There is a great deal of interest in enhancing the multiple ecosystem services provided by agricultural lands, but little research has examined how management for specific ecosystem services affects other services. There is a need to examine these services in order to make informed decisions concerning managing agricultural environments. The objectives of this project are to: (1) Quantify biodiversity and production services in the context of an existing water services pilot project provided by the Florida Ranchlands Environmental Services Project (FRESP) in the Northern Everglades watershed (2) evaluate the degree to which provision of water services might create positive or negative trade-offs for the additional ecosystem services of biodiversity, or forage production (3) determine how environmental stressors of water availability, nutrients, and pests /invasive species constrain services provided and whether enhancing water services affects stressors (4) refine and enhance existing decision tools to provide flexible and transparent trade-off evaluation of multiple ecosystem services and agricultural production functions at scales relevant to decisions by ranchers and regional decision makers (5) implement a transparent and rigorous process for QA/QC of data on ecosystem services, with well documented metadata and project data available broadly via Internet and ftp.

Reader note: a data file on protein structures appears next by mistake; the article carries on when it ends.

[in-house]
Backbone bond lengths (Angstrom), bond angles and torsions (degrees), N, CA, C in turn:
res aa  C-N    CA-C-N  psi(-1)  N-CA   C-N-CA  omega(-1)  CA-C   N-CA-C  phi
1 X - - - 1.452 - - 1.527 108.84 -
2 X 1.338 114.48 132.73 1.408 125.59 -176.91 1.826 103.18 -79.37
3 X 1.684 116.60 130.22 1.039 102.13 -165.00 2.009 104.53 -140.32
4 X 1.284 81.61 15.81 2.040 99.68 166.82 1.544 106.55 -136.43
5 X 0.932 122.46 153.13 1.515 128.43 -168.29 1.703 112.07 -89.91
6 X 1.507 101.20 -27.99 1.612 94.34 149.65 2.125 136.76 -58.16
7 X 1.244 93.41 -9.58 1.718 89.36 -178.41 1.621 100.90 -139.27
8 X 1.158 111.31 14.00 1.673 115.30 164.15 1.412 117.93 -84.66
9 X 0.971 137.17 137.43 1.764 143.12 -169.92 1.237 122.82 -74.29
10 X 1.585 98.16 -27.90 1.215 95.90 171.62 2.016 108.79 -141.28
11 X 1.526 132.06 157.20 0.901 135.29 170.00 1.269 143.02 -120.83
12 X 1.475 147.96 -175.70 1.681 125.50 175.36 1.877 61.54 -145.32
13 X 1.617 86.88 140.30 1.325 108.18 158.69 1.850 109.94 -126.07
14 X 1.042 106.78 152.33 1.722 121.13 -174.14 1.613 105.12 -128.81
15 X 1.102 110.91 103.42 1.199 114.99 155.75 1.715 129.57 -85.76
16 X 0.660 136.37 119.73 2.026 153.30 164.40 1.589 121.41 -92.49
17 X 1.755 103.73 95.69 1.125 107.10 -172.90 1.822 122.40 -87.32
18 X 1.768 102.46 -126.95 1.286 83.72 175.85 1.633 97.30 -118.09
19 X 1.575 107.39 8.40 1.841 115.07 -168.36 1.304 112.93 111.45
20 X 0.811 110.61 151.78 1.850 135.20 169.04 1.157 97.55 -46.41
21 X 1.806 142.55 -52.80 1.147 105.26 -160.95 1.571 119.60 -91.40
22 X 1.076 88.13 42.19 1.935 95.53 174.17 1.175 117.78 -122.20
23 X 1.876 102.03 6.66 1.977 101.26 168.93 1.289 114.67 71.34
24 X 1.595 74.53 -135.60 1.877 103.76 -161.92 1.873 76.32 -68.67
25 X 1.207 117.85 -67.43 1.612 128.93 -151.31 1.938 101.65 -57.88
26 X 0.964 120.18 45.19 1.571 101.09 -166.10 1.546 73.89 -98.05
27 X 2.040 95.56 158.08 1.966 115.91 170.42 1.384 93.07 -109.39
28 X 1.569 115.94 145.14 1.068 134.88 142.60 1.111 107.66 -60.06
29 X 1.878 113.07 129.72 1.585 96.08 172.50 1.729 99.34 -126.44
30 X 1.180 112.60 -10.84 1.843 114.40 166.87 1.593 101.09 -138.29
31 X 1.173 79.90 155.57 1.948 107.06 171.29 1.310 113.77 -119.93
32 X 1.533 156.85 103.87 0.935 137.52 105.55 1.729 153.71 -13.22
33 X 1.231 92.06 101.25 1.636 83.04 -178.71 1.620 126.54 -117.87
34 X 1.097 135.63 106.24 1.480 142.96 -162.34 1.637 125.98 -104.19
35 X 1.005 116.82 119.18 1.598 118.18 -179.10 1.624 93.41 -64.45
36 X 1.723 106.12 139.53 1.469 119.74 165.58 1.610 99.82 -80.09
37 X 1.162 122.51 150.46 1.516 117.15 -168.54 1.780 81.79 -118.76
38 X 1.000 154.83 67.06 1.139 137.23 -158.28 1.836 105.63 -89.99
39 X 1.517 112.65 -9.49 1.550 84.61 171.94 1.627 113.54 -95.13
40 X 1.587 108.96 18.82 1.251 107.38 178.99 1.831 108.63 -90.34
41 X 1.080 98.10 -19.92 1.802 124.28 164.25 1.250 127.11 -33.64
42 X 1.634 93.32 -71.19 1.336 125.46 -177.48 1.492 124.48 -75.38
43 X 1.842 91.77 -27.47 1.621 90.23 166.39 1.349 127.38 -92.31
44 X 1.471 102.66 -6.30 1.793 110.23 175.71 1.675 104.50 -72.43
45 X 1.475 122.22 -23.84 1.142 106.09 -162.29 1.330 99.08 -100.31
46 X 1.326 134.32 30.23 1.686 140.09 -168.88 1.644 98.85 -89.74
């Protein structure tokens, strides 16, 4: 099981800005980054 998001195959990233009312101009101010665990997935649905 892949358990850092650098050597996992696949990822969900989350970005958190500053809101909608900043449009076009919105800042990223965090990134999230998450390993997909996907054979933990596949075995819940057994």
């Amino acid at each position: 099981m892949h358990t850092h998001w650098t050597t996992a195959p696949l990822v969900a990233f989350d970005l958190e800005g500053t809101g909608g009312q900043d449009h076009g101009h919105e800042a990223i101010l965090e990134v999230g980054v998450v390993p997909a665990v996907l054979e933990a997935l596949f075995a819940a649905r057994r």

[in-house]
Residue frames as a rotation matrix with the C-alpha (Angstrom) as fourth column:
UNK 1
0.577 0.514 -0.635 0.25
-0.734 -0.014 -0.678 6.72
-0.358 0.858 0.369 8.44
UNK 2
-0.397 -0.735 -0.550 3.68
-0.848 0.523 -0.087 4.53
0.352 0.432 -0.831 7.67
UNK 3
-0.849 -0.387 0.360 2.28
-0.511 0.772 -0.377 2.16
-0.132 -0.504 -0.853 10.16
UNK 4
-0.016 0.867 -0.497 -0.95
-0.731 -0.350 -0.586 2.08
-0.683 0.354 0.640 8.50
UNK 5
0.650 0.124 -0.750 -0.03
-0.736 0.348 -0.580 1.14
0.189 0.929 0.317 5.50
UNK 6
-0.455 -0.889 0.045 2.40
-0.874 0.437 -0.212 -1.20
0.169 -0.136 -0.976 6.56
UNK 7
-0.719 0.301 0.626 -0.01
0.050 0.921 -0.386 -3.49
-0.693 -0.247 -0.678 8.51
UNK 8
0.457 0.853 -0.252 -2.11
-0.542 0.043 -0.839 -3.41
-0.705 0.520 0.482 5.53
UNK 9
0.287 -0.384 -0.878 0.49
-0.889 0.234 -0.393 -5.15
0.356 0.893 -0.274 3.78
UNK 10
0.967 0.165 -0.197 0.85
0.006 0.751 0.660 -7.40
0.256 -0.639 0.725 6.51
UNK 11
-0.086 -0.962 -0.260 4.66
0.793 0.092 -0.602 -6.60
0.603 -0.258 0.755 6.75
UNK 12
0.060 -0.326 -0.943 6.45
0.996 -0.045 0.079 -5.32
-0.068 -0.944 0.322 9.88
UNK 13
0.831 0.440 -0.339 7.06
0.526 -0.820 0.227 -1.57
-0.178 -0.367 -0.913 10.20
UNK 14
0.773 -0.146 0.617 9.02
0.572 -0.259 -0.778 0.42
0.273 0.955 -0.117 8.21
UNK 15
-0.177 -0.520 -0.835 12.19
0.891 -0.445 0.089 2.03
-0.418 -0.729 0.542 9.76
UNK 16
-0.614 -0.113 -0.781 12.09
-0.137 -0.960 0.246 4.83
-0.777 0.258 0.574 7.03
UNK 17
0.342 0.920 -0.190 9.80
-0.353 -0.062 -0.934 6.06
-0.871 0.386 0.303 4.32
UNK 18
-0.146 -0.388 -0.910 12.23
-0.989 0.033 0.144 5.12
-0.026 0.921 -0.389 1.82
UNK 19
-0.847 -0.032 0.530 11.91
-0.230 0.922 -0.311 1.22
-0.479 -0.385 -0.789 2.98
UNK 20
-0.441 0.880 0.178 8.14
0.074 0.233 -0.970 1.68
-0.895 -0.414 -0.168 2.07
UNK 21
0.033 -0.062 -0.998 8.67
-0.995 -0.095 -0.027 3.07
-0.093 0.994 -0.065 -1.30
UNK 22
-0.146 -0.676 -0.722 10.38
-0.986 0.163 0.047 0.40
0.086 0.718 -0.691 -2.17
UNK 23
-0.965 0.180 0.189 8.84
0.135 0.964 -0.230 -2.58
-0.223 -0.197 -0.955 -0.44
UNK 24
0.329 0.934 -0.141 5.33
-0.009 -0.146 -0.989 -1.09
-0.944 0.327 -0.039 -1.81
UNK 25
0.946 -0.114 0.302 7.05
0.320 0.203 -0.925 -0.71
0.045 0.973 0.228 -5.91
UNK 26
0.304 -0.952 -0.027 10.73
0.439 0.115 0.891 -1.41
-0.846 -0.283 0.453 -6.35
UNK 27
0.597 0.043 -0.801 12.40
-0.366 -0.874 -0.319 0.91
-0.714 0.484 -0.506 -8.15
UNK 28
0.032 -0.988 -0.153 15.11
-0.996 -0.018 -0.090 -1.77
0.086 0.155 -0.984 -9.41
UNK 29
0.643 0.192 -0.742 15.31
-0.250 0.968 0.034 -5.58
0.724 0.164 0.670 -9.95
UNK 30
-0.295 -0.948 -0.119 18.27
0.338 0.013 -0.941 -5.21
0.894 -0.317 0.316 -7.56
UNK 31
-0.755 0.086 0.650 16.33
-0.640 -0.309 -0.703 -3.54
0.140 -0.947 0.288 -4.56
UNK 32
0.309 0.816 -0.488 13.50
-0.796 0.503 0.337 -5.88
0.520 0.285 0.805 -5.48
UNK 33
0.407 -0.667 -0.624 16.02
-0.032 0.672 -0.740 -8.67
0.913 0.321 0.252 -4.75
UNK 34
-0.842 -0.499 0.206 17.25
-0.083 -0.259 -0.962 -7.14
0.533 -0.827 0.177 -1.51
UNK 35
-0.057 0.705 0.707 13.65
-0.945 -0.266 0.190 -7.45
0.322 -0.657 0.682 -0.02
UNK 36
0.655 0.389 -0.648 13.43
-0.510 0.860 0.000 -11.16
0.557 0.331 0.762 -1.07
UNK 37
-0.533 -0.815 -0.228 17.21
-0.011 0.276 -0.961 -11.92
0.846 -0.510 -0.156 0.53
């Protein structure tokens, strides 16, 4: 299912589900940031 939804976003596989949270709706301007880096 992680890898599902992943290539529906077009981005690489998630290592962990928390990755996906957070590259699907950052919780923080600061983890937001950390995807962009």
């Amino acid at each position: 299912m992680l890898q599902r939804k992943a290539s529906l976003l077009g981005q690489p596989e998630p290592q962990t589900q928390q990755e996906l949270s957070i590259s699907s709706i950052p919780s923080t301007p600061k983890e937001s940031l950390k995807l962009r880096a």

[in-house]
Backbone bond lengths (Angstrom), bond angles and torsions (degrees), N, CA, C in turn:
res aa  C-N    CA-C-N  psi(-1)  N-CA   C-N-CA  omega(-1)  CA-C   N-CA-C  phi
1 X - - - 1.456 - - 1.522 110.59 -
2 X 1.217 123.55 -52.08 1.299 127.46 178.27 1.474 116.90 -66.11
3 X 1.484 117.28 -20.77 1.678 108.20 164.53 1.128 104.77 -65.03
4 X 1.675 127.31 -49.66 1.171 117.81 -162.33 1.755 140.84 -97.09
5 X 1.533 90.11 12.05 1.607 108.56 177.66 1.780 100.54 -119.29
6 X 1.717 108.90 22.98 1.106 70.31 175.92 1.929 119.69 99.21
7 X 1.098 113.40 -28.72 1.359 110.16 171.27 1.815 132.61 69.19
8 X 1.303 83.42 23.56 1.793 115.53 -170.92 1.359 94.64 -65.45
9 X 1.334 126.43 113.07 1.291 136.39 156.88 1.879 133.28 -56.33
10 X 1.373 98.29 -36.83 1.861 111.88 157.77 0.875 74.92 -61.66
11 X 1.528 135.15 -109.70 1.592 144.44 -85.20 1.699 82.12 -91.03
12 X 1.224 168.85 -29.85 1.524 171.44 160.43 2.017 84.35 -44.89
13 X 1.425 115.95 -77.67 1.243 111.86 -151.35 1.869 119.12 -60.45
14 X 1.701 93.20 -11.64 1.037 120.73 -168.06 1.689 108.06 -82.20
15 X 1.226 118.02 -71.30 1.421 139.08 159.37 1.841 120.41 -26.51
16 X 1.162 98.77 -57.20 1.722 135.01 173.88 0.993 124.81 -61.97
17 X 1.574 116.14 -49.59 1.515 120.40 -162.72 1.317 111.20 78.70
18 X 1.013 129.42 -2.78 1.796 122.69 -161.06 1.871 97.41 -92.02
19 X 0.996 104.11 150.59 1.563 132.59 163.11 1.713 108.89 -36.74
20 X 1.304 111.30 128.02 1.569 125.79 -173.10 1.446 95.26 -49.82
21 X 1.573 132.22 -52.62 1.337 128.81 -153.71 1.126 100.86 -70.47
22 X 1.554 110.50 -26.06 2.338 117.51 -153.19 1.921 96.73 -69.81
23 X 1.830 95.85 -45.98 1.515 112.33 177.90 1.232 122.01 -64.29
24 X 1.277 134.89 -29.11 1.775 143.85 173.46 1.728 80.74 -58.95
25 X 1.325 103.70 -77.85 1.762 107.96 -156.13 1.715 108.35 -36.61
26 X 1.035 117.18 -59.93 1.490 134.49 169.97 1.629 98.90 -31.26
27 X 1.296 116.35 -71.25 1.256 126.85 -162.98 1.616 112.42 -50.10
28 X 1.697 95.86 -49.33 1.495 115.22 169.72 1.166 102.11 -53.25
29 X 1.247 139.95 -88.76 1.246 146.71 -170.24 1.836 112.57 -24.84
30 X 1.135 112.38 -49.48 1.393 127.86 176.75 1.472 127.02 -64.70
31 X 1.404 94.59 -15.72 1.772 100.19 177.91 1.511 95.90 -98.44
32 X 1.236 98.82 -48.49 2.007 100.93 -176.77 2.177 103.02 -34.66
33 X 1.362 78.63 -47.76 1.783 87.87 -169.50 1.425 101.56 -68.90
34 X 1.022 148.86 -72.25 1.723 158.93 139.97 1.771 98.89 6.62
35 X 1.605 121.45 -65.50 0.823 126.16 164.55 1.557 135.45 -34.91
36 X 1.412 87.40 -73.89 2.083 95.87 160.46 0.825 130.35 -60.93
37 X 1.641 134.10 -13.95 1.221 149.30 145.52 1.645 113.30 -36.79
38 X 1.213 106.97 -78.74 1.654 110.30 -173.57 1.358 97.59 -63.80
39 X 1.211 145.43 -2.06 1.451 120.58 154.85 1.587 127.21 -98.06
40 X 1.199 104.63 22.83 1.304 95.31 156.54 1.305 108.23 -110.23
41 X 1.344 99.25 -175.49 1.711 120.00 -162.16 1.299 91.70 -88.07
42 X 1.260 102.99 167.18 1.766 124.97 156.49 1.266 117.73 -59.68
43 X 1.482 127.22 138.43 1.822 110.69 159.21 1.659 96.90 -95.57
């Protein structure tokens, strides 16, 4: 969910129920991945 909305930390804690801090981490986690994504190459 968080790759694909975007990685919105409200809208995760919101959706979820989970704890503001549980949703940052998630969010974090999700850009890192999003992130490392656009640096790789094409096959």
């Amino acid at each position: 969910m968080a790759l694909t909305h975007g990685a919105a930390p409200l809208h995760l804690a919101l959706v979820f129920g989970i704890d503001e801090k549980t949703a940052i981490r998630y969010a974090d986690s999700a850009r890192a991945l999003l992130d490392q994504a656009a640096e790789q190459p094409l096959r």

The project methodology builds on hydrologic measures (water retention and nutrient load reduction) collected under FRESP. We will add quantitative field sampling of biodiversity (frogs, fishes, native plants), forage, and stressors (invasive plants, pest insects), and enhanced hydrological modeling at 4 ranches, to derive functional models that will assess tradeoffs and parameterize a Decision Support System DSS. The relationships between water services under different scenarios, and production, biodiversity and stressors will be used within DSS to analyze trade-offs among multiple ecosystem services under the payment for environmental servcies program.
Results will test tradeoffs among ecosystem services in a threatened agro-ecosystem, within the context of Everglades restoration. We have an unprecedented opportunity to combine hydrologic data and models with new ecological measures (this proposal) to assess how managing for one service (water) affects other services (biodiversity) and stressors (invasive species, pests). Our results will integrate with existing economic decision support tools, and contribute new scenario analysis in a real-world ecosystem services project. There is a direct link between the outputs of our proposed project and benefits to regional environmental goals.